Detective shares how Oceanside PD told disturbed, heavily armed man to turn himself in – NBC 7 San Diego

At a time when many local police departments focus on de-escalation tactics and training, Oceanside Police successfully used this training to disarm a man carrying multiple weapons and in mental distress using only his words. .

On Friday morning, Oceanside Police received a complaint about a man armed with three knives, a machete and a hatchet who was ranting in the hallways of Extra Space Storage near the intersection of Oceanside Boulevard and Beverly Glen Drive.

Once the incident was over, Det. Mark Theriot, the lead negotiator explained how they disarmed the man.

“Any time someone is armed with multiple knives, multiple weapons, the threat level is extremely high,” Theriot said.

Around 9 a.m., Theriot began the long and sometimes arduous process of surrendering safely.

“It was sometimes hard to decipher exactly who he was shouting at, whether it was me or those other voices,” Theriot said. “Sometimes it also takes a lot of patience.”

Theriot said the man was having a manic episode, pacing, screaming and hearing voices in his head. Equally disturbing was the purpose of his presence in the warehouse: he told police his daughter was trapped in one of the units and was screaming for help.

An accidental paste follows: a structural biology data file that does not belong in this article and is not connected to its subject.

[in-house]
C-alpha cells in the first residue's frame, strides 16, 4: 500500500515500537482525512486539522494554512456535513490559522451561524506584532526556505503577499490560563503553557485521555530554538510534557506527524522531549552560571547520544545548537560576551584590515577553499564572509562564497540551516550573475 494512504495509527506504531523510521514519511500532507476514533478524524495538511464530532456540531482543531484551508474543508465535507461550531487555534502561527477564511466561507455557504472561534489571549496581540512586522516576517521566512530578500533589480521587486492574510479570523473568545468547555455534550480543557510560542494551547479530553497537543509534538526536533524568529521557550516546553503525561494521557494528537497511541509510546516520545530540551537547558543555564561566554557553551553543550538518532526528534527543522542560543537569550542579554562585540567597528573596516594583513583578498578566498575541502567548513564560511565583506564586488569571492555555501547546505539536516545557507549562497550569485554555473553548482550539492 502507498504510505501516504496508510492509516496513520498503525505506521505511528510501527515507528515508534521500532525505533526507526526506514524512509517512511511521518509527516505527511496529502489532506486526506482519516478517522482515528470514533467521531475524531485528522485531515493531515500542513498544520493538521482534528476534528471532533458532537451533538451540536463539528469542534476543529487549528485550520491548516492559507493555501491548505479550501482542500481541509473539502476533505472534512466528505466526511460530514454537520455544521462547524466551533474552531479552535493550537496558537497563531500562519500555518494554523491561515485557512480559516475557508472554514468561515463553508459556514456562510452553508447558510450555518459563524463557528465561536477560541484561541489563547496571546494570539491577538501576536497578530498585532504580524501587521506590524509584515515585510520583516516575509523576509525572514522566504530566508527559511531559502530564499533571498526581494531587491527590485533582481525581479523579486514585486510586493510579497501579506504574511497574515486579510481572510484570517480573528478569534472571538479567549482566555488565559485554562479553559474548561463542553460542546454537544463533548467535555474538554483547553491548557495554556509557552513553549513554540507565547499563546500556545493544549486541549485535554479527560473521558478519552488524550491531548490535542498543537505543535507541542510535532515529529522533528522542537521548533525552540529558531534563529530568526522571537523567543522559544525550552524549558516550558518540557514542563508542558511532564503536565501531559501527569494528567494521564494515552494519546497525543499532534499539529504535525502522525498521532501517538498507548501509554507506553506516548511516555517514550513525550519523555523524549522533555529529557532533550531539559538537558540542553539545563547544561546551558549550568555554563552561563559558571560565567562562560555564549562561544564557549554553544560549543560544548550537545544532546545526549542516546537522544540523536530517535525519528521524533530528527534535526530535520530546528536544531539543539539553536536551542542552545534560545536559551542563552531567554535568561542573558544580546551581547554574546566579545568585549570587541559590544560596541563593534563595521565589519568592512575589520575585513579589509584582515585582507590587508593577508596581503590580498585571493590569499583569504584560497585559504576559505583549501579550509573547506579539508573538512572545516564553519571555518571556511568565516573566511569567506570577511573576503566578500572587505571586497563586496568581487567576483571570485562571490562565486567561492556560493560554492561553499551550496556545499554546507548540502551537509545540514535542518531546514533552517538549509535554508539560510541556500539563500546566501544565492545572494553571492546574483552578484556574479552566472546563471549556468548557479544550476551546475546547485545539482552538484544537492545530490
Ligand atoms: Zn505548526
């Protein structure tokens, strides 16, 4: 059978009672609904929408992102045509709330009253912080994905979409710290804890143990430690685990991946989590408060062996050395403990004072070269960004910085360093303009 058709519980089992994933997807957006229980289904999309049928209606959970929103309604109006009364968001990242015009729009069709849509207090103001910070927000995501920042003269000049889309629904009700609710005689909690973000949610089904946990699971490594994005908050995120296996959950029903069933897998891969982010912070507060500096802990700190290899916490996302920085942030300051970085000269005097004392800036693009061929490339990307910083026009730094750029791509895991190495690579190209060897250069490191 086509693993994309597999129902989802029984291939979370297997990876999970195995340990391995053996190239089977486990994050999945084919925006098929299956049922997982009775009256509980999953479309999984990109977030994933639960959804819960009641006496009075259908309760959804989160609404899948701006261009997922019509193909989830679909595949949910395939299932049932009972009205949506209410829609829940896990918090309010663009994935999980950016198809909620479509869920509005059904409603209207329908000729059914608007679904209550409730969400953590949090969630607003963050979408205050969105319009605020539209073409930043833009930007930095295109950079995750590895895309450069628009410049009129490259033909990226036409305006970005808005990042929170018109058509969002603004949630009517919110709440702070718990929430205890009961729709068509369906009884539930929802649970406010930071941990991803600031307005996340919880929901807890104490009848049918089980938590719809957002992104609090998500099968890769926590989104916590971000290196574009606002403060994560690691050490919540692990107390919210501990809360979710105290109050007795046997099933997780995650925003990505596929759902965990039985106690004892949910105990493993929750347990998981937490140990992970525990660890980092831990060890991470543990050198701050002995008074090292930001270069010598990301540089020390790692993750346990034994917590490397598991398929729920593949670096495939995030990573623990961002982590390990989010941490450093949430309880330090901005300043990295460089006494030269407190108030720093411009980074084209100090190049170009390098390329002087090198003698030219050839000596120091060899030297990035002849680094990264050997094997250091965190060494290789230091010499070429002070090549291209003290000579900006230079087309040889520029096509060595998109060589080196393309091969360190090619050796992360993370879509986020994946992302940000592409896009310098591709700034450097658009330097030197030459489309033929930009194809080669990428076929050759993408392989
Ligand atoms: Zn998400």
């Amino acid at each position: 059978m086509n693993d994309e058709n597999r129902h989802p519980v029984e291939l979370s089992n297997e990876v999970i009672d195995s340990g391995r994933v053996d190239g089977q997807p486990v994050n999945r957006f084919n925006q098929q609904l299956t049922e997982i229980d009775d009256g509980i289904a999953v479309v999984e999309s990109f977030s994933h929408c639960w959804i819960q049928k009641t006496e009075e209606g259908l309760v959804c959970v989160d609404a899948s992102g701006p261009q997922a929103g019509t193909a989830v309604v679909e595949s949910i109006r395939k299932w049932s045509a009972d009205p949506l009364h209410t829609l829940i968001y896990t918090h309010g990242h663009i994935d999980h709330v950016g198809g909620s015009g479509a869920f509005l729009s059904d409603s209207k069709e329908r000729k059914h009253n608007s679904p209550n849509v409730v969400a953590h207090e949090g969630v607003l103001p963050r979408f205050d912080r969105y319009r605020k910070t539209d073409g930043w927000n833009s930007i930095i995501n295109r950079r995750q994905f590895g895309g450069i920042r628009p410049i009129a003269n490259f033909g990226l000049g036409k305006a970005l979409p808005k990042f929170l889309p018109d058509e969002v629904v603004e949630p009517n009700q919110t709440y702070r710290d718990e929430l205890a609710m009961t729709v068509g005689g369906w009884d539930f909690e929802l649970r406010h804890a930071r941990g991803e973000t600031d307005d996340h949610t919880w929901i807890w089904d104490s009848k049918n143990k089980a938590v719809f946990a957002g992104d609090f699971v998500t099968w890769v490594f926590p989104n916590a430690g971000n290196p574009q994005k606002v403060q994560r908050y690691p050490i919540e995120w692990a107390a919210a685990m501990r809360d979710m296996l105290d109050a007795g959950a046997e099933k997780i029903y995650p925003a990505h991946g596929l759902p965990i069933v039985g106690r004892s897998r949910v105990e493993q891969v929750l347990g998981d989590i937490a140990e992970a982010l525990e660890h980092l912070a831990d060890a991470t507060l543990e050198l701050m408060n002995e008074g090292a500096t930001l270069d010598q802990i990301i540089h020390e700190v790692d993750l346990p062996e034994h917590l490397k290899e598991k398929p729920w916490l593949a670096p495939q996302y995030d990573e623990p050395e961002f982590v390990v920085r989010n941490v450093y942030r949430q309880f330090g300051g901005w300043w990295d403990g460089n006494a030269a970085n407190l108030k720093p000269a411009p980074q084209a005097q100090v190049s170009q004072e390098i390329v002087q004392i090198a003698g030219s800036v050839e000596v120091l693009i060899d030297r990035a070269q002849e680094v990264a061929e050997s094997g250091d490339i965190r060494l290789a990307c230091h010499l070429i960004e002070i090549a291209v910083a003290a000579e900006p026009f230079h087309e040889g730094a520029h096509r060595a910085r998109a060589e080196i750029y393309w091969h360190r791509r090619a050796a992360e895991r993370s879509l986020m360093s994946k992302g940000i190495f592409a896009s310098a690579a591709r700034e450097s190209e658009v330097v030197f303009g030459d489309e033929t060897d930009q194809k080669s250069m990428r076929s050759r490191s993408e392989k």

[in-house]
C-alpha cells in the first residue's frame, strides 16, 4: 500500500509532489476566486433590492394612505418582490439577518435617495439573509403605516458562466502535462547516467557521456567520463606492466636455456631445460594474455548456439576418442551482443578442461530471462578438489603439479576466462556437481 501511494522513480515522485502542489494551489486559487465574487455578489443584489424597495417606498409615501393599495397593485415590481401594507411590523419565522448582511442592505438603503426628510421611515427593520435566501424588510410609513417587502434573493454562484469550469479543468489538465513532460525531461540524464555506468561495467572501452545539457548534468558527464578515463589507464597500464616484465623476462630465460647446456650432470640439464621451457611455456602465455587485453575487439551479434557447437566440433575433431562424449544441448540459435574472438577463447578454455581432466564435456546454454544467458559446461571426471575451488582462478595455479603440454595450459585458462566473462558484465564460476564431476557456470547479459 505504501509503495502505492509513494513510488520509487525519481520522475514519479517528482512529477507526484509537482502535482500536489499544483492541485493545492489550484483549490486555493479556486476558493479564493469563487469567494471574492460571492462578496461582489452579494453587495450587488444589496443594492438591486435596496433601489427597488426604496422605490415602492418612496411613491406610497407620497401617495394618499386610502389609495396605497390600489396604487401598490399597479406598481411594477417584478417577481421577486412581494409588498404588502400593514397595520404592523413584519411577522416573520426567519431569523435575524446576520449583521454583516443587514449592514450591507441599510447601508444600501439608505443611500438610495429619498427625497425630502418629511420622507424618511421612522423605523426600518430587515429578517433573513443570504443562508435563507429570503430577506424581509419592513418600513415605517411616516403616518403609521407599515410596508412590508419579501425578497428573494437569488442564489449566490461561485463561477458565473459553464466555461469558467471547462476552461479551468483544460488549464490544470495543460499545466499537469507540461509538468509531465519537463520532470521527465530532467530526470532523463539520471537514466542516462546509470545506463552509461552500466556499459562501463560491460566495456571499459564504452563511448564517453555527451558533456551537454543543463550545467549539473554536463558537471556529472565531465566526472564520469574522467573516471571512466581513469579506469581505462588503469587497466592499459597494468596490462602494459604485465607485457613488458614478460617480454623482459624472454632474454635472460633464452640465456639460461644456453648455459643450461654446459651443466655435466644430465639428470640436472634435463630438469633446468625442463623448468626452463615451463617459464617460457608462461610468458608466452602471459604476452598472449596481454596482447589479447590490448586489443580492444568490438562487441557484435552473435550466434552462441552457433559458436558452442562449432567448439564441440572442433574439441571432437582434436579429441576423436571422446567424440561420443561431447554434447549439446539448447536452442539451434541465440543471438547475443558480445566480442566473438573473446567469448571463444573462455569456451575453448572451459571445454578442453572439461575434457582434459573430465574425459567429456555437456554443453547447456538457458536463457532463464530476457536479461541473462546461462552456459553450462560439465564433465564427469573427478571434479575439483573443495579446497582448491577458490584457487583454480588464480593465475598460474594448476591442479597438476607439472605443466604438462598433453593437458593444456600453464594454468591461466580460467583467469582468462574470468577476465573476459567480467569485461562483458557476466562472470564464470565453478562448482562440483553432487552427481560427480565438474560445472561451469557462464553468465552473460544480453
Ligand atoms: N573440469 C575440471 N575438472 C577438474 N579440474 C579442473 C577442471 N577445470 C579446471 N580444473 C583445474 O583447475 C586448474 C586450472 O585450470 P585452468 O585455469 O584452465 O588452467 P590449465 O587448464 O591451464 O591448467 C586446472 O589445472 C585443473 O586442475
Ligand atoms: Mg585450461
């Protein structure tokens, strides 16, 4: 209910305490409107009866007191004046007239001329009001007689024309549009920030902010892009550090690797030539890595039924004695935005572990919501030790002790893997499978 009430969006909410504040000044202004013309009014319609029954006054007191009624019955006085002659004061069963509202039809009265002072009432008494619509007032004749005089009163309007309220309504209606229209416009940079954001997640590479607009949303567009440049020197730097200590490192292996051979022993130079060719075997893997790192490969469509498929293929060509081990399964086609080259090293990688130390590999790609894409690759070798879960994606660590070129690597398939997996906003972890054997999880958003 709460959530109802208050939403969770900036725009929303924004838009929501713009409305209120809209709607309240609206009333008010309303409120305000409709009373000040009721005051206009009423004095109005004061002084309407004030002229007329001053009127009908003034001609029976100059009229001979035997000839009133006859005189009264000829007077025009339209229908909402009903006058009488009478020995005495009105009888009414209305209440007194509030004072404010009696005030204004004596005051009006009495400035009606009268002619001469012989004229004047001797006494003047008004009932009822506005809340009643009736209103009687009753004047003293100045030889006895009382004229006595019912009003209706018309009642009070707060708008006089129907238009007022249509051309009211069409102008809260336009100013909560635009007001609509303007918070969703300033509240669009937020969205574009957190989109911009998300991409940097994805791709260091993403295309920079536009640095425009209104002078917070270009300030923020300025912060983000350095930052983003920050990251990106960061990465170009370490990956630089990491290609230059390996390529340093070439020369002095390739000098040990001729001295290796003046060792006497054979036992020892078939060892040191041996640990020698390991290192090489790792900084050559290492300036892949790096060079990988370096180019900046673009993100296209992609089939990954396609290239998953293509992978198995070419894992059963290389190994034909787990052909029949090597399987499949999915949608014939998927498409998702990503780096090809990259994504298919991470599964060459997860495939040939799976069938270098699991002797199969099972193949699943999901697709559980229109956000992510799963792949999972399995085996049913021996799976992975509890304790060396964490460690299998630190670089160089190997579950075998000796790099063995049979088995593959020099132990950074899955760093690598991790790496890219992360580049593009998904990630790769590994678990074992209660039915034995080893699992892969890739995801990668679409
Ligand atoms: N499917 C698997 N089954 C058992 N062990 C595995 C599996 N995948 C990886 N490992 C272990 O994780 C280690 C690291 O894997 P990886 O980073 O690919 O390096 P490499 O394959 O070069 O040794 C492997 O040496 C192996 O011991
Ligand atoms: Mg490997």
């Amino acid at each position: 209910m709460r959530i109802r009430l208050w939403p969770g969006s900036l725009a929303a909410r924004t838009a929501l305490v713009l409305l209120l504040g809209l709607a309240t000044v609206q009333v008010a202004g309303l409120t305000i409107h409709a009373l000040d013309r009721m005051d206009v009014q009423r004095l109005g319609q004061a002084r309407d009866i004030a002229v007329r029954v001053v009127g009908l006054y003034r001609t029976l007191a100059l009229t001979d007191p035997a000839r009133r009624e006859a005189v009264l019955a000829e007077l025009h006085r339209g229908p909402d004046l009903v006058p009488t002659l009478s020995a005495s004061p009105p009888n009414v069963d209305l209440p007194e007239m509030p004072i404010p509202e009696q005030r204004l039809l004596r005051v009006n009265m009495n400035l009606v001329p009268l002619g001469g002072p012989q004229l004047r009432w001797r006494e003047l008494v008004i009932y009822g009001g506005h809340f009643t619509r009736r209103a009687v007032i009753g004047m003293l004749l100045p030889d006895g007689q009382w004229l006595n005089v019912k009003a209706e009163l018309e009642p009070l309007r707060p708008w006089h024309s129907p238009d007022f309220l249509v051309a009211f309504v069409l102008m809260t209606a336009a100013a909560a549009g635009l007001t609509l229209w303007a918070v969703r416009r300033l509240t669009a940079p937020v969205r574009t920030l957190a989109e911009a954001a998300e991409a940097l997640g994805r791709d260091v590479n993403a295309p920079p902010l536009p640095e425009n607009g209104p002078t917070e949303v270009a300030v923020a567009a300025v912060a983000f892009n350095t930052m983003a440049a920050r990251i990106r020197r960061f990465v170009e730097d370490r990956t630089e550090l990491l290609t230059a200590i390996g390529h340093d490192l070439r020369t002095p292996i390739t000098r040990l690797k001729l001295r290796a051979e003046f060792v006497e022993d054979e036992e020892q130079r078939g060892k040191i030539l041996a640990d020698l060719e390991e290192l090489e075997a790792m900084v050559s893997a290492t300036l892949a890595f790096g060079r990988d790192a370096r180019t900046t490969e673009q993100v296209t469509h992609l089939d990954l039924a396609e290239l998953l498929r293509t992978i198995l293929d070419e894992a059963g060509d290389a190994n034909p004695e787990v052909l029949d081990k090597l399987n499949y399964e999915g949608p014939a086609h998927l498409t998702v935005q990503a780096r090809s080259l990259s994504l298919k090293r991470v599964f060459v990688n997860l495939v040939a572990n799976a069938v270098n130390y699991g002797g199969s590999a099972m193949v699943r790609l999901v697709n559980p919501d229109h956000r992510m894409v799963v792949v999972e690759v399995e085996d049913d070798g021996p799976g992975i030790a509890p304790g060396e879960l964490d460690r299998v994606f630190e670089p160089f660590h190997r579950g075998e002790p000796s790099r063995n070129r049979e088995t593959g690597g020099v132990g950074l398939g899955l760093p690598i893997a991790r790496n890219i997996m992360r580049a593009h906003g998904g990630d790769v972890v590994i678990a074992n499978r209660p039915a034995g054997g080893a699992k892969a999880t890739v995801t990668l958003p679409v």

The police checked, however, and her daughter was fine and away from Extra Space Storage. Police say the man was actually renting space there, which is how he got inside in the first place.

“He wasn’t responding very well to communication, to all kinds of commands,” Theriot said. “He believed…he was there to help someone, and, in a way, we were on the way.”

Theriot said the man, who spoke to her from opposite ends of a long hallway for four hours, did not verbally threaten police or threaten to kill himself. In fact, he periodically dropped his weapons, only to pick them up again.

Hour-long negotiations take up a lot of law enforcement resources for a long time – when does that become counterproductive?

“It’s hard to gauge — it’s something supervisors and commanders running the scene have to constantly think about,” Theriot said.

Shortly before 1 p.m., the man laid down his weapons, knelt down and surrendered.

“We did not use force against someone going through a mental health crisis,” Theriot said. “Any day of the week, I would consider this a success.”

After the incident, the man was taken to San Diego County Psychiatric Hospital for treatment.